Managed retreat has become a recommended adaptation strategy for hazard-prone coastal cities. The study aimed to improve considerations for the contextual factors that influence the success of managed retreat and resettlement projects in Metro Manila. Data were collected through a mixed-method approach consisting of a screening of relevant literature, a qualitative case analysis of resettlement projects, and a workshop series with Philippine stakeholders. It turned out that the resettlement of informal settlers is a central element of urban development. Though in-city resettlement is preferred, the majority of existing and planned projects are developed in off-city locations.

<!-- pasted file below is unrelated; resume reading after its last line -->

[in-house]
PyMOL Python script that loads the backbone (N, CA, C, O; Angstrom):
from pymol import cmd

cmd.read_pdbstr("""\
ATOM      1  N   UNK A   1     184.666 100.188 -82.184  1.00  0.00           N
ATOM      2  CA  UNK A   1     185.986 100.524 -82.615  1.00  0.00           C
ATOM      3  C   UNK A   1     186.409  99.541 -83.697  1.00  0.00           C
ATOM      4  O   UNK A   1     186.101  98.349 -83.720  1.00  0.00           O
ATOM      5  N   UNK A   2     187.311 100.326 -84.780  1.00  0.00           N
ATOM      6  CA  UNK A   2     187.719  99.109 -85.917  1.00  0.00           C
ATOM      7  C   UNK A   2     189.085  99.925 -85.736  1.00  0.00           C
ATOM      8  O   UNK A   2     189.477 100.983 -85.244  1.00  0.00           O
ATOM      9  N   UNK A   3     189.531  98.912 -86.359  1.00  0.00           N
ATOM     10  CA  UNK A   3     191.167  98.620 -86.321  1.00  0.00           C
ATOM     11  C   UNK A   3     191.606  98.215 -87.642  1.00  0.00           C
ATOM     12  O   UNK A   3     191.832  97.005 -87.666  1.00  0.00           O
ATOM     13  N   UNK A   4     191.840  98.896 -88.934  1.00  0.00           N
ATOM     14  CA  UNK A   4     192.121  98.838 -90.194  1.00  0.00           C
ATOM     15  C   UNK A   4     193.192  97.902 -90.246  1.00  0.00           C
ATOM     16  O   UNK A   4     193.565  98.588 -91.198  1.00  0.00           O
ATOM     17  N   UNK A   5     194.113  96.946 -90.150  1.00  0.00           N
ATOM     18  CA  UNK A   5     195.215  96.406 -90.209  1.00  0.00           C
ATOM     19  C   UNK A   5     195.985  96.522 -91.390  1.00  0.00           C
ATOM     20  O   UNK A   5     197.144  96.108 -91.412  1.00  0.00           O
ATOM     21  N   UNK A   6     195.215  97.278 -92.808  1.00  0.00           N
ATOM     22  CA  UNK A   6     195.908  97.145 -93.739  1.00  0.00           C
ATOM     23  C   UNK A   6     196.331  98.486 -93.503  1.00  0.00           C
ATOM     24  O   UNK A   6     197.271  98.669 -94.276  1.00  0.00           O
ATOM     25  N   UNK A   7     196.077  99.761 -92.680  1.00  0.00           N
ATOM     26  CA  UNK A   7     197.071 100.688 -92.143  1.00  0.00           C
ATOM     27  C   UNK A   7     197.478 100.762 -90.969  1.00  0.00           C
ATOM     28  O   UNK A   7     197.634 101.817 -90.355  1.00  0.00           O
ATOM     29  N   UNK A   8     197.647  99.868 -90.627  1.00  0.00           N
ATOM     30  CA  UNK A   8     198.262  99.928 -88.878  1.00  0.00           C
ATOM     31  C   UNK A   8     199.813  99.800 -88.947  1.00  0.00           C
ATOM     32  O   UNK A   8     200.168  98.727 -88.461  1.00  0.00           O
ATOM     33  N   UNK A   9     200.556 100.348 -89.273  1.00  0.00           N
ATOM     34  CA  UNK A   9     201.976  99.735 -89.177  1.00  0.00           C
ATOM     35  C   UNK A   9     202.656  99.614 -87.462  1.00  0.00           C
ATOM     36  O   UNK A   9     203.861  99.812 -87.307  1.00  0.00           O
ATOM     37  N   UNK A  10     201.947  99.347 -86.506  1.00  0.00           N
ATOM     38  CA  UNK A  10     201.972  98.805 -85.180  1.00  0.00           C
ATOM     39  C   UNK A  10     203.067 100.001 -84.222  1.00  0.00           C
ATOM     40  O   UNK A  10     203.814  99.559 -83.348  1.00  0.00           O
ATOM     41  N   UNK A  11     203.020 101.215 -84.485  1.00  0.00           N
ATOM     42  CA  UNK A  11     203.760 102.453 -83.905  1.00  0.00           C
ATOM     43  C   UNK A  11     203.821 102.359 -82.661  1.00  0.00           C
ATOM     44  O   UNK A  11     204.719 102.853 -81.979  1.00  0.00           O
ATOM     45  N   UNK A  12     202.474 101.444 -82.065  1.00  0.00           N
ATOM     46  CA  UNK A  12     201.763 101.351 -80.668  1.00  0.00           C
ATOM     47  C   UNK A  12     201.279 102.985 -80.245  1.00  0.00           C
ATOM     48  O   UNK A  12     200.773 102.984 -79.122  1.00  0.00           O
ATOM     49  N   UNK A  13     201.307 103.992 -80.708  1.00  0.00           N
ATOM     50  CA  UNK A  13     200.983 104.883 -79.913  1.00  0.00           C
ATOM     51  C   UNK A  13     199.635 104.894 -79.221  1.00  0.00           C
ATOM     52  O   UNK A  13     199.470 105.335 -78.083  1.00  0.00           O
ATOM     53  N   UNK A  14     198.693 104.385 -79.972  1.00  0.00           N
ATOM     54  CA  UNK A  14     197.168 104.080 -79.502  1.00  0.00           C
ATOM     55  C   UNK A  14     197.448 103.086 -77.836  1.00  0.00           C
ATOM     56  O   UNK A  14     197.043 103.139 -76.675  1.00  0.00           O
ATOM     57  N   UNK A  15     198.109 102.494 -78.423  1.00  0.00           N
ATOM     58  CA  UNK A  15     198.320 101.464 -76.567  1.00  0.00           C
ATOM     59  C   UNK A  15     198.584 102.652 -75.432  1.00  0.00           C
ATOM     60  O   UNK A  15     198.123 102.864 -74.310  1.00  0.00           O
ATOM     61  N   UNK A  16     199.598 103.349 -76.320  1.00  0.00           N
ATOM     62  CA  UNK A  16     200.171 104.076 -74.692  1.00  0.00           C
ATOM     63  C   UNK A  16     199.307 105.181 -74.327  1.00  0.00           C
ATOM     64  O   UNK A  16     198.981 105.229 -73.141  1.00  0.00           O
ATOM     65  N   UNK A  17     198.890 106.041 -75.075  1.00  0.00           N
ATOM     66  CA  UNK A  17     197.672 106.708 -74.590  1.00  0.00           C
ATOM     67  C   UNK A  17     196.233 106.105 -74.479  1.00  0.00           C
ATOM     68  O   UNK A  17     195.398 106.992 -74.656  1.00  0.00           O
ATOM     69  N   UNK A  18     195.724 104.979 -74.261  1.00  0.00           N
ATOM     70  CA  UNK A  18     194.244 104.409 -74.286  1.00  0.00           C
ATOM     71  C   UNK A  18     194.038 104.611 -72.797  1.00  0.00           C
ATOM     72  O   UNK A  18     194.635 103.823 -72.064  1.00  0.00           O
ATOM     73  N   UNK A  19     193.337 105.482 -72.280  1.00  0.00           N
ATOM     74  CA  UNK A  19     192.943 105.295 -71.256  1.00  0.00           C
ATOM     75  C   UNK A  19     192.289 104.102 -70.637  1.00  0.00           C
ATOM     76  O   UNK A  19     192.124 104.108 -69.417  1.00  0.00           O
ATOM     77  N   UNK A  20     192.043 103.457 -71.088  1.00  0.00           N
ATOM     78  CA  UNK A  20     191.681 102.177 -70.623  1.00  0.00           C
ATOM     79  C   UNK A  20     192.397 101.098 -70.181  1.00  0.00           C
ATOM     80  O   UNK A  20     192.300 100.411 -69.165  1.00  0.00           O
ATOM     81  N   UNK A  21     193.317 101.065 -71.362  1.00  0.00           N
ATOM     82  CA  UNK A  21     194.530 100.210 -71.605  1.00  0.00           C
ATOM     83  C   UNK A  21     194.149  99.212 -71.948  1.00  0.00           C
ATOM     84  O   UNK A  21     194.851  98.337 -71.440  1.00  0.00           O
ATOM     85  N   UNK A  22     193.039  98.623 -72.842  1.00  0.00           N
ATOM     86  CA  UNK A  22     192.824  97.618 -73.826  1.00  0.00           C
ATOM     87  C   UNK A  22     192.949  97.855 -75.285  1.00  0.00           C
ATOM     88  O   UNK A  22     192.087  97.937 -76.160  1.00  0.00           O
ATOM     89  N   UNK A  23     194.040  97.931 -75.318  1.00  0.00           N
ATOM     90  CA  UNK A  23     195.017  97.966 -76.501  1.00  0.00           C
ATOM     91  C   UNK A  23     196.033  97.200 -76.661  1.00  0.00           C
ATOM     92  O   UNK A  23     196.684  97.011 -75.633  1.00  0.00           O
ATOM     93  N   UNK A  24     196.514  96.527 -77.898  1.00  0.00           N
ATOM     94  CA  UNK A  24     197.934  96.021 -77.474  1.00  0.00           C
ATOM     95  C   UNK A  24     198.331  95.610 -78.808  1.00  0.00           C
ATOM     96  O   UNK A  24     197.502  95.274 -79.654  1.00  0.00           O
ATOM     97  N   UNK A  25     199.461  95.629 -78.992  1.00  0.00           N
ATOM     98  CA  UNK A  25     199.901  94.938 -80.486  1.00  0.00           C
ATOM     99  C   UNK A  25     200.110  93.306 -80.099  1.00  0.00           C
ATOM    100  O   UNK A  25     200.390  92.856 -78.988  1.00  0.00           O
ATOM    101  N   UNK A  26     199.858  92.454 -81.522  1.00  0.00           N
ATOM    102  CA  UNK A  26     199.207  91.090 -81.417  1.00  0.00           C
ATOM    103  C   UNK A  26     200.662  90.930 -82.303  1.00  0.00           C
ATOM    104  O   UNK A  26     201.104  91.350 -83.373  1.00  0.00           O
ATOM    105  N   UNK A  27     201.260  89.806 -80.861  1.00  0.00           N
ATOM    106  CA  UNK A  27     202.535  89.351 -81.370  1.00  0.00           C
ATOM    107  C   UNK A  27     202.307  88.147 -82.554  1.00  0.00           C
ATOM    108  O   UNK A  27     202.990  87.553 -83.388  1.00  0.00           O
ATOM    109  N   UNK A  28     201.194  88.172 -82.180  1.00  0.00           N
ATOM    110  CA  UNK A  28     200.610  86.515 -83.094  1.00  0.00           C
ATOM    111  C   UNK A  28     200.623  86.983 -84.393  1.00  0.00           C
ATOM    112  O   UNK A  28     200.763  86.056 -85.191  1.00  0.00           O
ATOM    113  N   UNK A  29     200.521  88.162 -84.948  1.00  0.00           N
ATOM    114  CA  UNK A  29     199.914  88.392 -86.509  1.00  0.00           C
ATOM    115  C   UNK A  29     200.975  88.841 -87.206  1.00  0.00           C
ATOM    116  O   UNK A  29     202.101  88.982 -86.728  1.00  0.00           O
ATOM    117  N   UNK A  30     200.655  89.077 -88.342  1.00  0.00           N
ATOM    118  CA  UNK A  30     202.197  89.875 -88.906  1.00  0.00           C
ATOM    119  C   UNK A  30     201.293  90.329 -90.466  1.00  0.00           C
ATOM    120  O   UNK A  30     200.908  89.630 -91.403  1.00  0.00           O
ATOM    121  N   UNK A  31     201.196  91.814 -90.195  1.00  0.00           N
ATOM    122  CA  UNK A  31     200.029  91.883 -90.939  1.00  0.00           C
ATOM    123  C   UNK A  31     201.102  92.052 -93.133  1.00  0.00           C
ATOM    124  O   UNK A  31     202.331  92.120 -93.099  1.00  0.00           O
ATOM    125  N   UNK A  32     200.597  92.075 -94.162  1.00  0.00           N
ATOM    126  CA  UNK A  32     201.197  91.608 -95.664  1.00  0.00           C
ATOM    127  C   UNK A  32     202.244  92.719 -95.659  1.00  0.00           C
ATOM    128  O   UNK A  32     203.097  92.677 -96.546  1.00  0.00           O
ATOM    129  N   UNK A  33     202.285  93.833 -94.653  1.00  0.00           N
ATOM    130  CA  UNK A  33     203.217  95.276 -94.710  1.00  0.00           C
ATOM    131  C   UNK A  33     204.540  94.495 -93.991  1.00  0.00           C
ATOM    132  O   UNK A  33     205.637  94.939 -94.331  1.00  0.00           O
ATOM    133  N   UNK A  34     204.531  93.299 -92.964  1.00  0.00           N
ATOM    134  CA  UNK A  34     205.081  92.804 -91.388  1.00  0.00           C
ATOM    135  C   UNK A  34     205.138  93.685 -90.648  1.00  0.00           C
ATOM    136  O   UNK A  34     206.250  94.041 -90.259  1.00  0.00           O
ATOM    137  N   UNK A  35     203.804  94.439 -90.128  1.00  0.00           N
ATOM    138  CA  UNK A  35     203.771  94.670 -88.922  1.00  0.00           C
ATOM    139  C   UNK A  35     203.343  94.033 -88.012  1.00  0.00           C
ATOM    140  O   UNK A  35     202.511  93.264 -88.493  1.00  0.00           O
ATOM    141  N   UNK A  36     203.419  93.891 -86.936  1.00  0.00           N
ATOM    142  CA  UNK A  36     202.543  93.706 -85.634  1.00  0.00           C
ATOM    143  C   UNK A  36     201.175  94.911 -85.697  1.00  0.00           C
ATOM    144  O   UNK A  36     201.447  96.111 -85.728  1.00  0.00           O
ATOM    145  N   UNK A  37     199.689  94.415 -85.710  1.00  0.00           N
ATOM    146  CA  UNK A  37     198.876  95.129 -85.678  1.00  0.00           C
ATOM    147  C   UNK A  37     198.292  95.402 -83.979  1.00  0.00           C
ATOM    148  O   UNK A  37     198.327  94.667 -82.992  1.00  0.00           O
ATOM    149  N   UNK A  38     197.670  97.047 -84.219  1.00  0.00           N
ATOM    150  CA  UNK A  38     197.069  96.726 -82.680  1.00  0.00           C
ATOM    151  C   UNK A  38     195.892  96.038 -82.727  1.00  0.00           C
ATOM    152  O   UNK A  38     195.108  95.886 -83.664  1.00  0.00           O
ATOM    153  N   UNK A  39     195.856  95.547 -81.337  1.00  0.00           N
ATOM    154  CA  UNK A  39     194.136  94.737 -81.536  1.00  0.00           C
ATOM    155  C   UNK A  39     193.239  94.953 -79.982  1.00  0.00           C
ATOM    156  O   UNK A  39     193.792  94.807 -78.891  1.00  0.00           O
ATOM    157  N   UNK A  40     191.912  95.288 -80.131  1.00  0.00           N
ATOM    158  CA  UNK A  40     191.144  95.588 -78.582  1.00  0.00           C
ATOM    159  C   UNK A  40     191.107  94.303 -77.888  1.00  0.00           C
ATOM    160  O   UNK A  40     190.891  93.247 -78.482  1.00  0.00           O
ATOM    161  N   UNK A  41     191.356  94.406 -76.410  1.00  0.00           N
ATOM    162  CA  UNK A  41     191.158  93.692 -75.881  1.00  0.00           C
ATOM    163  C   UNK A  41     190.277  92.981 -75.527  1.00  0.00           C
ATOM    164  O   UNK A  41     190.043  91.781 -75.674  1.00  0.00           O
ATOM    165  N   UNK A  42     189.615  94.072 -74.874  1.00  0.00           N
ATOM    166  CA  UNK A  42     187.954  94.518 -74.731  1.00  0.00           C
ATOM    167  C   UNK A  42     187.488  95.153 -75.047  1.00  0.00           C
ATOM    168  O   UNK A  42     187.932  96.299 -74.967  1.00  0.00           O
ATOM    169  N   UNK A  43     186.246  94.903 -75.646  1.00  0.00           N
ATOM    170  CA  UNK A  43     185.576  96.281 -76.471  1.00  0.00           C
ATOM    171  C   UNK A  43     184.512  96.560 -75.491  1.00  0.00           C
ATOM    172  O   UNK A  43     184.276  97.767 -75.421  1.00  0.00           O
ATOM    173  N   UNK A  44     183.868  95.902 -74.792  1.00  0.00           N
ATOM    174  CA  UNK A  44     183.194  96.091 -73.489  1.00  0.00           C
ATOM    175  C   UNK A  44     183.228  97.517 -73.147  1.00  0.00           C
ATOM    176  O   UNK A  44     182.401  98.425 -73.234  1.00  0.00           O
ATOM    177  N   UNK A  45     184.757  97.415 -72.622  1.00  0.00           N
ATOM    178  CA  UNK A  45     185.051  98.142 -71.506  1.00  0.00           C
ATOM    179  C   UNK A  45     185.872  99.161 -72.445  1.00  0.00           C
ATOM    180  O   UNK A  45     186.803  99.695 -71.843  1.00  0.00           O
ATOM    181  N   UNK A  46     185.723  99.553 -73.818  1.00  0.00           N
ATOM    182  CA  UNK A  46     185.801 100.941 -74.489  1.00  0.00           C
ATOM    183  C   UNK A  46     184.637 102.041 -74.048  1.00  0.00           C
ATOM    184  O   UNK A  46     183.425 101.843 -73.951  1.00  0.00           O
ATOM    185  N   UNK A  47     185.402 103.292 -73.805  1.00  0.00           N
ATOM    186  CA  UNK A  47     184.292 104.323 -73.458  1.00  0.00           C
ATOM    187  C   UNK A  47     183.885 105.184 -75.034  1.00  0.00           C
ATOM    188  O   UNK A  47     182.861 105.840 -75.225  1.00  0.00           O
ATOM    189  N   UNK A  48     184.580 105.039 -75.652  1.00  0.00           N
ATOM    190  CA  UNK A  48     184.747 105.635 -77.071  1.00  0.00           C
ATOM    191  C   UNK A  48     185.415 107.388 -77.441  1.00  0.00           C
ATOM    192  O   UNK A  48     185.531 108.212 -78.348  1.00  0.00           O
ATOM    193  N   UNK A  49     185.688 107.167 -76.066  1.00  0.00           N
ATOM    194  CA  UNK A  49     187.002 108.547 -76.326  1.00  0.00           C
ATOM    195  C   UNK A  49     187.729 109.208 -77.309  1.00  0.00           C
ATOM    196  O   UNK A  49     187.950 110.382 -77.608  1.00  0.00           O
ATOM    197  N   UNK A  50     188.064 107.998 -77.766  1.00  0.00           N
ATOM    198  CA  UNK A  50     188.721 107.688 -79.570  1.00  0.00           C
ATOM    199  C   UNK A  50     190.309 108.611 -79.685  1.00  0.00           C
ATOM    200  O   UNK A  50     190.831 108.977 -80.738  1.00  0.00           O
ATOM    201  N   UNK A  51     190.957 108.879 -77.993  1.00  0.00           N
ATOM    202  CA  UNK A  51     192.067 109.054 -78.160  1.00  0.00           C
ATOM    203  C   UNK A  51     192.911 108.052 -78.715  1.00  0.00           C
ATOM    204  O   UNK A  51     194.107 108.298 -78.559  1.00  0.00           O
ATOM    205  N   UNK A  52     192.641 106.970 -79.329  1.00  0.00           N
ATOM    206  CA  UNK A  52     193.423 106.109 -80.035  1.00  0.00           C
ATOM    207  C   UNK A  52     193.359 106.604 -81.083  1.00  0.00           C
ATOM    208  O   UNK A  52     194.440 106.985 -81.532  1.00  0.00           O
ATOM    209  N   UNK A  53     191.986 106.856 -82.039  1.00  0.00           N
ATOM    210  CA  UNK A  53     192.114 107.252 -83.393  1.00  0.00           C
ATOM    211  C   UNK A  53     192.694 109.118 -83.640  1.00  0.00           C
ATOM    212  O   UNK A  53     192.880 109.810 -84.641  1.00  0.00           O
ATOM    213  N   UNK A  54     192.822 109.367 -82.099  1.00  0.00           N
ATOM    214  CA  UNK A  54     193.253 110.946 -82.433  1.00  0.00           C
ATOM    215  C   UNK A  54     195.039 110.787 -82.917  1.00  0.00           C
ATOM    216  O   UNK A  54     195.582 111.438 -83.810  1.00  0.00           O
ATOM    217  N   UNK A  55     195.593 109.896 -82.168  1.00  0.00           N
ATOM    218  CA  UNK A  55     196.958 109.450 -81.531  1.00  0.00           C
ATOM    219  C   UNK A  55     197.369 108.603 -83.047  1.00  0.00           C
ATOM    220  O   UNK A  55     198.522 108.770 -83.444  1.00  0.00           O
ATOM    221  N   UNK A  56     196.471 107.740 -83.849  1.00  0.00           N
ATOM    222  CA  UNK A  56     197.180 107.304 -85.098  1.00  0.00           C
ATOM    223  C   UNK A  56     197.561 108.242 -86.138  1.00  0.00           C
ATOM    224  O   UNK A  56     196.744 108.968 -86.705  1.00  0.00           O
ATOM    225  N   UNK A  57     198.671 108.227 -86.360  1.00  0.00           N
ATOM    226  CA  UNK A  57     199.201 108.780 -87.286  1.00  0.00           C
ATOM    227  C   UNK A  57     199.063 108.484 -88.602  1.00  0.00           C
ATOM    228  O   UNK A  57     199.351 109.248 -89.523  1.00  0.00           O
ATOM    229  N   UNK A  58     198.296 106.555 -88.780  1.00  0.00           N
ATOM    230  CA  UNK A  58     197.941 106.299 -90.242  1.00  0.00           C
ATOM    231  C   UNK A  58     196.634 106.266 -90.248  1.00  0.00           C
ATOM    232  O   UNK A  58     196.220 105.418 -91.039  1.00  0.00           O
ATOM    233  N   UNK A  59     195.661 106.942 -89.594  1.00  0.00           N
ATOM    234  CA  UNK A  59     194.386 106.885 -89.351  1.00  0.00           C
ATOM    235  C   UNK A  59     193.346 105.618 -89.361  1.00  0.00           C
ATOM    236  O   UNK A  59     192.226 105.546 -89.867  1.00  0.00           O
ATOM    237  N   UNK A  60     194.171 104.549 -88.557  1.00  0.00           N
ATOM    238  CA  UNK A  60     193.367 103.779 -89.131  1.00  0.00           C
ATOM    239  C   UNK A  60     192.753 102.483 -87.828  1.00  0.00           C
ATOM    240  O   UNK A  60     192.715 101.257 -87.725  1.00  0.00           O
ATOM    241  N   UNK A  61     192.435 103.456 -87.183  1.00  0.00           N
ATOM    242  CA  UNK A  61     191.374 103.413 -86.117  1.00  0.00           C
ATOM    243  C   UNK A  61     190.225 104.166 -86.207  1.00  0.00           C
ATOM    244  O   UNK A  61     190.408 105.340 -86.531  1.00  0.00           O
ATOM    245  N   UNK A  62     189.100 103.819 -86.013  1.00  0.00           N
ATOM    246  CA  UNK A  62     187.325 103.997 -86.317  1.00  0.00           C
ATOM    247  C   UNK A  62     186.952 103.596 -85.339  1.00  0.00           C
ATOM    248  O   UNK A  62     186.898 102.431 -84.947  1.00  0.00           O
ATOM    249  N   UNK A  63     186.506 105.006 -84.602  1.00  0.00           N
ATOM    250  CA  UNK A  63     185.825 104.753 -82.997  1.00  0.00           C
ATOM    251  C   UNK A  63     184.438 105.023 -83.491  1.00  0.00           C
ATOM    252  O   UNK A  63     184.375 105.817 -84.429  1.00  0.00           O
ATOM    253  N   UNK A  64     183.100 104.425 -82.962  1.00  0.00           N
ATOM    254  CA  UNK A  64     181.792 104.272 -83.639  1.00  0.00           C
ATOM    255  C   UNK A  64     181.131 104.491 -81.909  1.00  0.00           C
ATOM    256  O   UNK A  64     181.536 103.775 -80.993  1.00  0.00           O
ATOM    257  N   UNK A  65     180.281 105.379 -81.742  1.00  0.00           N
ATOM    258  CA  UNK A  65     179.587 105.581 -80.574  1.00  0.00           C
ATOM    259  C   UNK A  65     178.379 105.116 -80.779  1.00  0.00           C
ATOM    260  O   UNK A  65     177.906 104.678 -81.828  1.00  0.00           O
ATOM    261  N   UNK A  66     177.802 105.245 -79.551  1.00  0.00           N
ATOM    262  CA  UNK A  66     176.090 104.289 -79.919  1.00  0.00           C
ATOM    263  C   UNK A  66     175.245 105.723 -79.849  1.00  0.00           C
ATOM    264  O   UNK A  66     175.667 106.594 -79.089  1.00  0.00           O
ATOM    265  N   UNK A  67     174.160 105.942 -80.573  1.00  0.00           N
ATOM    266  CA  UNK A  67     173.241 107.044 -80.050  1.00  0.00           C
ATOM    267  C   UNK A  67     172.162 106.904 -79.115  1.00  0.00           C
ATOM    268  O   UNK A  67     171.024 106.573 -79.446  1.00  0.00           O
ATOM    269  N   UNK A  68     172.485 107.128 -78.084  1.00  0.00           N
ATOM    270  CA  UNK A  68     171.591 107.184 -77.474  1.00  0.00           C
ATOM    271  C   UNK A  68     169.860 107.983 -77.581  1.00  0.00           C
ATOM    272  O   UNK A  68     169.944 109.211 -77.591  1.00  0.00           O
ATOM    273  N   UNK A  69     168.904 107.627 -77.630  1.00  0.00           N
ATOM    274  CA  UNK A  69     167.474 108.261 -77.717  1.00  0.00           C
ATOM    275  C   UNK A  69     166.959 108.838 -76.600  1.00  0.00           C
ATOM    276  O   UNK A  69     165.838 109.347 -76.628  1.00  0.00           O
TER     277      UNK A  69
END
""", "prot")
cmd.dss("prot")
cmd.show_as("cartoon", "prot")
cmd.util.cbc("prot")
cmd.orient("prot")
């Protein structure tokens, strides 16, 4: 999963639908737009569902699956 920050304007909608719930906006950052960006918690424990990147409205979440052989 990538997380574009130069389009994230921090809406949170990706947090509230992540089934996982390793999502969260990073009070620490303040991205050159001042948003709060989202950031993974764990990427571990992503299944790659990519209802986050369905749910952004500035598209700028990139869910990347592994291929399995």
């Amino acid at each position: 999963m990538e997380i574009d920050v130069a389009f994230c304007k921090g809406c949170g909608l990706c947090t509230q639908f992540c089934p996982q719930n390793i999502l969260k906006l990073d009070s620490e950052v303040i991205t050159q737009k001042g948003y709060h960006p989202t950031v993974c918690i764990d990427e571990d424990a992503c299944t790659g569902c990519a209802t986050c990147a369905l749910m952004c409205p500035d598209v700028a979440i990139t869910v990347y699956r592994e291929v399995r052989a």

The findings present a nuanced view of different retreat approaches. Not all in-city resettlements are successful, and the unpopular off-city projects have a potentially important role for urban and regional development. A strategic planning thread to develop concepts for qualitative off-city settlements that counteract uncontrolled urban sprawl with monofunctional residential areas for urban poor people was deduced. The other thread asks for pathways for inner-city development with innovative, vertical, in-city projects. A final observation was that climate change and the COVID-19 pandemic are worsening the situation in informal settlements, thus strengthening the argument for the planned decentralization of Metro Manila’s congested urban areas.